The general public has also grown increasingly familiar with AI technology thanks to the growing prevalence of AI-powered digital assistants like Siri, Alexa and Cortana. These services have helped acclimatise people to working with AI, as well as opening their eyes to the benefits offered by the technology.

These factors have made developing commercial AI more viable, resulting in an explosion of AI-enabled tools and services, many of which have been snapped up by cloud giants like Google and Salesforce and integrated into their product portfolios. Most cloud storage companies, for instance, augment their search capabilities by using machine vision algorithms to accurately identify objects in photographs or text in documents.

AI is also increasingly being used by companies as an initial point of contact for customer service, with chatbots handling Tier One support queries and sales inquiries. A far cry from the long-established automated telephone menus, these programs are intelligent and responsive, and are becoming increasingly common.

It's not just public clouds that have spurred AI advancements; private and hybrid cloud deployments have also seen a great deal of change. Banking is one area where AI can have a huge impact in terms of analysing huge quantities of data very quickly, but for regulatory reasons, financial firms often can't - or won't - use public cloud providers. Instead, these institutions use private clouds to run custom-built or specially-adapted machine learning algorithms to sort through their data.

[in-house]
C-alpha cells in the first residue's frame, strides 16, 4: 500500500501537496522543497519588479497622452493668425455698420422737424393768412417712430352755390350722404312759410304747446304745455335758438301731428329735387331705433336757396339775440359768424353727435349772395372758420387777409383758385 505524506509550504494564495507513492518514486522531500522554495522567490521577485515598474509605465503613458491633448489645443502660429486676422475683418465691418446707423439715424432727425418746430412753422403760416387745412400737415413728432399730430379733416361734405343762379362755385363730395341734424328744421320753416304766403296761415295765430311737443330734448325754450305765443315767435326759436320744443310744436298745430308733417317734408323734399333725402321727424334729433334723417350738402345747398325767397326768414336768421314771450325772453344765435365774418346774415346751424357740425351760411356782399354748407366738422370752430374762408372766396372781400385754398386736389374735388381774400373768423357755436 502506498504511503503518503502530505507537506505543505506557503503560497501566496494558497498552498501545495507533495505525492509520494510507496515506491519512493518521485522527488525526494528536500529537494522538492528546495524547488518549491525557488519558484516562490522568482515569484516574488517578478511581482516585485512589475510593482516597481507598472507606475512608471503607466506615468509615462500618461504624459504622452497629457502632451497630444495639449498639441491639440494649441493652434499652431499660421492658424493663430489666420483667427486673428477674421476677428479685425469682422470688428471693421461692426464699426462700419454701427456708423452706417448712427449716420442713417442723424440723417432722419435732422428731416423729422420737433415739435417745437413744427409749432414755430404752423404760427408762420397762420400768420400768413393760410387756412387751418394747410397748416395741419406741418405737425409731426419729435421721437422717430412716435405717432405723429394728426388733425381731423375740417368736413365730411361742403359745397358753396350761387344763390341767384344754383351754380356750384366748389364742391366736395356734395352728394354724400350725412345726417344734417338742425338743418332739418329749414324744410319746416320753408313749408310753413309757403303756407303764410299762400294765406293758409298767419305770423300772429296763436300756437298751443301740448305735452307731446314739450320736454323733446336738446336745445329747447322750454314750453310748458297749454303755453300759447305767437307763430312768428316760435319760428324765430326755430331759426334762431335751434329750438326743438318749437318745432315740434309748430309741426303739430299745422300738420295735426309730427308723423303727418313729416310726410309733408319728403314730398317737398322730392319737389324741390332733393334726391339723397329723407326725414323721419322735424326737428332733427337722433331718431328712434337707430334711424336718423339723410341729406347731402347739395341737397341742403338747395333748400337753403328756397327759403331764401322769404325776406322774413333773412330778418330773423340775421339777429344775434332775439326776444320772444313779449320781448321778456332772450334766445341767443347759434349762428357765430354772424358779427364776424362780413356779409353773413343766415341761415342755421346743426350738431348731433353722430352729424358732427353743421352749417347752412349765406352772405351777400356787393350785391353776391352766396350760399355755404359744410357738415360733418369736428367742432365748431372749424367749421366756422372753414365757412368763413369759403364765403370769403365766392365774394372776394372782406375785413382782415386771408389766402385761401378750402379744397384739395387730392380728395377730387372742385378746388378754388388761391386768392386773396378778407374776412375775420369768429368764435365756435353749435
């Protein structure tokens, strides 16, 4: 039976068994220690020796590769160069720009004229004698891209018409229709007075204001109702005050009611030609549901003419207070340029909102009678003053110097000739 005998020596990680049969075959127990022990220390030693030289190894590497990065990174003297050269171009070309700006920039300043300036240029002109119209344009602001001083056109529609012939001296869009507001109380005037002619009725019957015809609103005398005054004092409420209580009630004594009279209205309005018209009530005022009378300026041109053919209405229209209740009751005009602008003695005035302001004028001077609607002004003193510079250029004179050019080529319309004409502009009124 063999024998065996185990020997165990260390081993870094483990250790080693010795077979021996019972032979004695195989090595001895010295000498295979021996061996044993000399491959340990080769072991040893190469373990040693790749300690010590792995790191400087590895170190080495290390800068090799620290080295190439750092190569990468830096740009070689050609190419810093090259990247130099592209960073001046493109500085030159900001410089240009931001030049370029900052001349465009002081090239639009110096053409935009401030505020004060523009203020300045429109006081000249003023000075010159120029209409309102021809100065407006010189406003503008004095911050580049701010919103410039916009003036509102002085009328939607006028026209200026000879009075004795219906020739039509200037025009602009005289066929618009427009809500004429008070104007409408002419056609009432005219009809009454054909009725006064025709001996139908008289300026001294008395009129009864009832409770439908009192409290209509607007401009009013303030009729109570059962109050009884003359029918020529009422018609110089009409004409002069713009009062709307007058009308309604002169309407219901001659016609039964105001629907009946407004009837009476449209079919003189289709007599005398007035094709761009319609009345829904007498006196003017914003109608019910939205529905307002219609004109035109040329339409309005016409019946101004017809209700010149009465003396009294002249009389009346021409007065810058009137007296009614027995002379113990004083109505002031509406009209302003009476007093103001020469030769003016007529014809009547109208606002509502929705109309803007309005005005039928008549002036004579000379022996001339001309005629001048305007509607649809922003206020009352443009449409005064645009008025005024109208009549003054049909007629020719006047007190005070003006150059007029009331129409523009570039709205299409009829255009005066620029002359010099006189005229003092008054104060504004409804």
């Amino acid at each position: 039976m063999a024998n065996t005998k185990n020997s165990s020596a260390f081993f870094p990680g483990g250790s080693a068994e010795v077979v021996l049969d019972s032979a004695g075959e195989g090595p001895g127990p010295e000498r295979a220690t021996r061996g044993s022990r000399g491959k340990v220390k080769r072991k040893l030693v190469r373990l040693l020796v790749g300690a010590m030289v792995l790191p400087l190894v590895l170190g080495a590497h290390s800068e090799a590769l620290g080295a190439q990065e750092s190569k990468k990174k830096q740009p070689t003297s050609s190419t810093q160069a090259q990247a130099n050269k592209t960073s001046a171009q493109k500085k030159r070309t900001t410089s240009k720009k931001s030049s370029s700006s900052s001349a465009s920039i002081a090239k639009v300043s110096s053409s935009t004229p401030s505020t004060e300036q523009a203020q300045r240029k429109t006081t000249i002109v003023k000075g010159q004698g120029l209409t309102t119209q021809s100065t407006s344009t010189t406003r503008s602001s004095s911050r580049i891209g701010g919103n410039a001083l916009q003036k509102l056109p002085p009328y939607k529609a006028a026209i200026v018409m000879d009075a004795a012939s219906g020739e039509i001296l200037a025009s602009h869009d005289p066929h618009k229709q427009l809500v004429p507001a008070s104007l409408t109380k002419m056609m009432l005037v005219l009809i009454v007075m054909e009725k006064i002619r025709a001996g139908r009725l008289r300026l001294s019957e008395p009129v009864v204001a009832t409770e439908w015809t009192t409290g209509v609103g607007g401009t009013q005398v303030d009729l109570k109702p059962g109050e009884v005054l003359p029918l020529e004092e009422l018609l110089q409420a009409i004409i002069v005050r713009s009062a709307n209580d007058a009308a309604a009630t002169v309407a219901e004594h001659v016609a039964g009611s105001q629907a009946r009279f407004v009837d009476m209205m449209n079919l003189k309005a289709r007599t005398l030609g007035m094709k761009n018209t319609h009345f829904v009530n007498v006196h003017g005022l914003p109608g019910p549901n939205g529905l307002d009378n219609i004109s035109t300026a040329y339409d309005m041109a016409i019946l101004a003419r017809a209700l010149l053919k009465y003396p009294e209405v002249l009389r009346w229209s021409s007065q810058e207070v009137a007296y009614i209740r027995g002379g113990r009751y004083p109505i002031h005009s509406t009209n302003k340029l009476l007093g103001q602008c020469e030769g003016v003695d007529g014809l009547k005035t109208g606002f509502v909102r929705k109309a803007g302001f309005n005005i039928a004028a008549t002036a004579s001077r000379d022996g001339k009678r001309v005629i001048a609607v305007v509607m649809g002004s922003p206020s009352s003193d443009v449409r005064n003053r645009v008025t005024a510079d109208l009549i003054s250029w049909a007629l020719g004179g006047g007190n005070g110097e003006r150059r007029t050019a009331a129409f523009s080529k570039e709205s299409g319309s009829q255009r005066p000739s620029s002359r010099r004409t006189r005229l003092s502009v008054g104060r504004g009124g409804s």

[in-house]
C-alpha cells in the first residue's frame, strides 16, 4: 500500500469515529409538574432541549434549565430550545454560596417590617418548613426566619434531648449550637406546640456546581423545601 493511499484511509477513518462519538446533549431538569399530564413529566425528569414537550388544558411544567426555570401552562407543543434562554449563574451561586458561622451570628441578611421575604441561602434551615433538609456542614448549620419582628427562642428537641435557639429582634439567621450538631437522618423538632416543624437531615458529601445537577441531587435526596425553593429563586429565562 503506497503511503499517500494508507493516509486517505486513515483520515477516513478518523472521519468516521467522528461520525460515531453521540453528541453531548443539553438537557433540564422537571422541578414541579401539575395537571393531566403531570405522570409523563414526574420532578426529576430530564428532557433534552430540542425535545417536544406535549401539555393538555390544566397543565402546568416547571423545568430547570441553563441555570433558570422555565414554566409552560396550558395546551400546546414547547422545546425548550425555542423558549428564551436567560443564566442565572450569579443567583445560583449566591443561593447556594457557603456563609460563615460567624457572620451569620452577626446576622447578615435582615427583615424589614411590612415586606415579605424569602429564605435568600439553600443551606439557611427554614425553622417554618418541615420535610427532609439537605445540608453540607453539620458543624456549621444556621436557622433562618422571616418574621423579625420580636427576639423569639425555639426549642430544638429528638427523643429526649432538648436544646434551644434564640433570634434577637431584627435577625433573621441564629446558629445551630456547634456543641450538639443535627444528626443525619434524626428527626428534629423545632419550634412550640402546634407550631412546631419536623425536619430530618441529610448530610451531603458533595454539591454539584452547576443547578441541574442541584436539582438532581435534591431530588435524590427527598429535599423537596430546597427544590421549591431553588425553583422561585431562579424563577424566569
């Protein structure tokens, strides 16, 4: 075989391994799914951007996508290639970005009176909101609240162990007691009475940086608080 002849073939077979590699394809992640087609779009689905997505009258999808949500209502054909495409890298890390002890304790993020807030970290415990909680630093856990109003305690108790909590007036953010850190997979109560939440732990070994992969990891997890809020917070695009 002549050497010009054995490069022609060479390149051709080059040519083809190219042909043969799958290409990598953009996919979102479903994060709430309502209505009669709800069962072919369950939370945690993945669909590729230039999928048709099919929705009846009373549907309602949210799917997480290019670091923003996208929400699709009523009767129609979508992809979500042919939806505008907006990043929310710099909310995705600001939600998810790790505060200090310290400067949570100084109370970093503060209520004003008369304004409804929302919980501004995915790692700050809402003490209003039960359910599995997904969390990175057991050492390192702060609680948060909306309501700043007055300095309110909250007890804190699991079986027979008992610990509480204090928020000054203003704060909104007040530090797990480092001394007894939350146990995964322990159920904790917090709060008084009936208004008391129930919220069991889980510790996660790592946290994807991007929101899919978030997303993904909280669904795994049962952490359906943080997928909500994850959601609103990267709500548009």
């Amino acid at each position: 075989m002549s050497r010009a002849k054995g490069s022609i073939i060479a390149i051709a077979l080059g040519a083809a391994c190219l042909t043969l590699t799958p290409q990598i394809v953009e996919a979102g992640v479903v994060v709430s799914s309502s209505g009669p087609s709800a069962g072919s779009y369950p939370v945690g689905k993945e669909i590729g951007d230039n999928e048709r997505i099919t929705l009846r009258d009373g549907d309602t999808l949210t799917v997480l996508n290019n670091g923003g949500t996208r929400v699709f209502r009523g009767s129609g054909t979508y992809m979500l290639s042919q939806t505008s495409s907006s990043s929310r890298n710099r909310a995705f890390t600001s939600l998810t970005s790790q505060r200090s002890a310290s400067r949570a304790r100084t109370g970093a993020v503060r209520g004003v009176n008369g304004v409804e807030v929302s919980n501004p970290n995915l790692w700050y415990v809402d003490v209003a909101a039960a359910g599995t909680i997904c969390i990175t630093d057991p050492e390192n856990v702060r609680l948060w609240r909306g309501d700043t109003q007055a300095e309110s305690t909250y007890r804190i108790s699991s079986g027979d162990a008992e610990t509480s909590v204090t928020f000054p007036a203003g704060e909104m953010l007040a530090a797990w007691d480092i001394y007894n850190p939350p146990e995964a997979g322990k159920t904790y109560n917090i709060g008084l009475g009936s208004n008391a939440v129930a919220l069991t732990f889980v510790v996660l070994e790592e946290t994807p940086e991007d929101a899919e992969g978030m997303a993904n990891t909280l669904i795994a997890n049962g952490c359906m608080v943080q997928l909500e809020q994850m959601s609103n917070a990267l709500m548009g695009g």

Intel's advancements in processor technology have brought cloud-scale computing power within the reach of companies operating their own private cloud, meaning that you no longer need a sizeable data centre to run machine learning applications. Instead, you can run AI tasks on as little as one rack, depending on the size of the deployment. This enables you to keep total control of your data and infrastructure, whilst still taking advantage of cloud-style consumption and delivery models.

In the comparatively short timeframe that cloud computing has been a mainstream phenomenon, AI has gone from being the preserve of academics to a day-to-day reality for businesses around the world; used to perform all kinds of diverse tasks from data analysis to customer service. Machine learning applications are now being developed, deployed and delivered via cloud platforms, empowered and enabled by Intel's next-generation data centre technologies. Whether you're looking to run your AI applications on a public, private, virtual private or hybrid cloud, Intel is making your AI smarter, stronger and faster than ever before.

Discover more about data innovations at


ITPro is a global business technology website providing the latest news, analysis, and business insight for IT decision-makers. Whether it's cyber security, cloud computing, IT infrastructure, or business strategy, we aim to equip leaders with the data they need to make informed IT investments.

For regular updates delivered to your inbox and social feeds, be sure to sign up to our daily newsletter and follow on us LinkedIn and Twitter.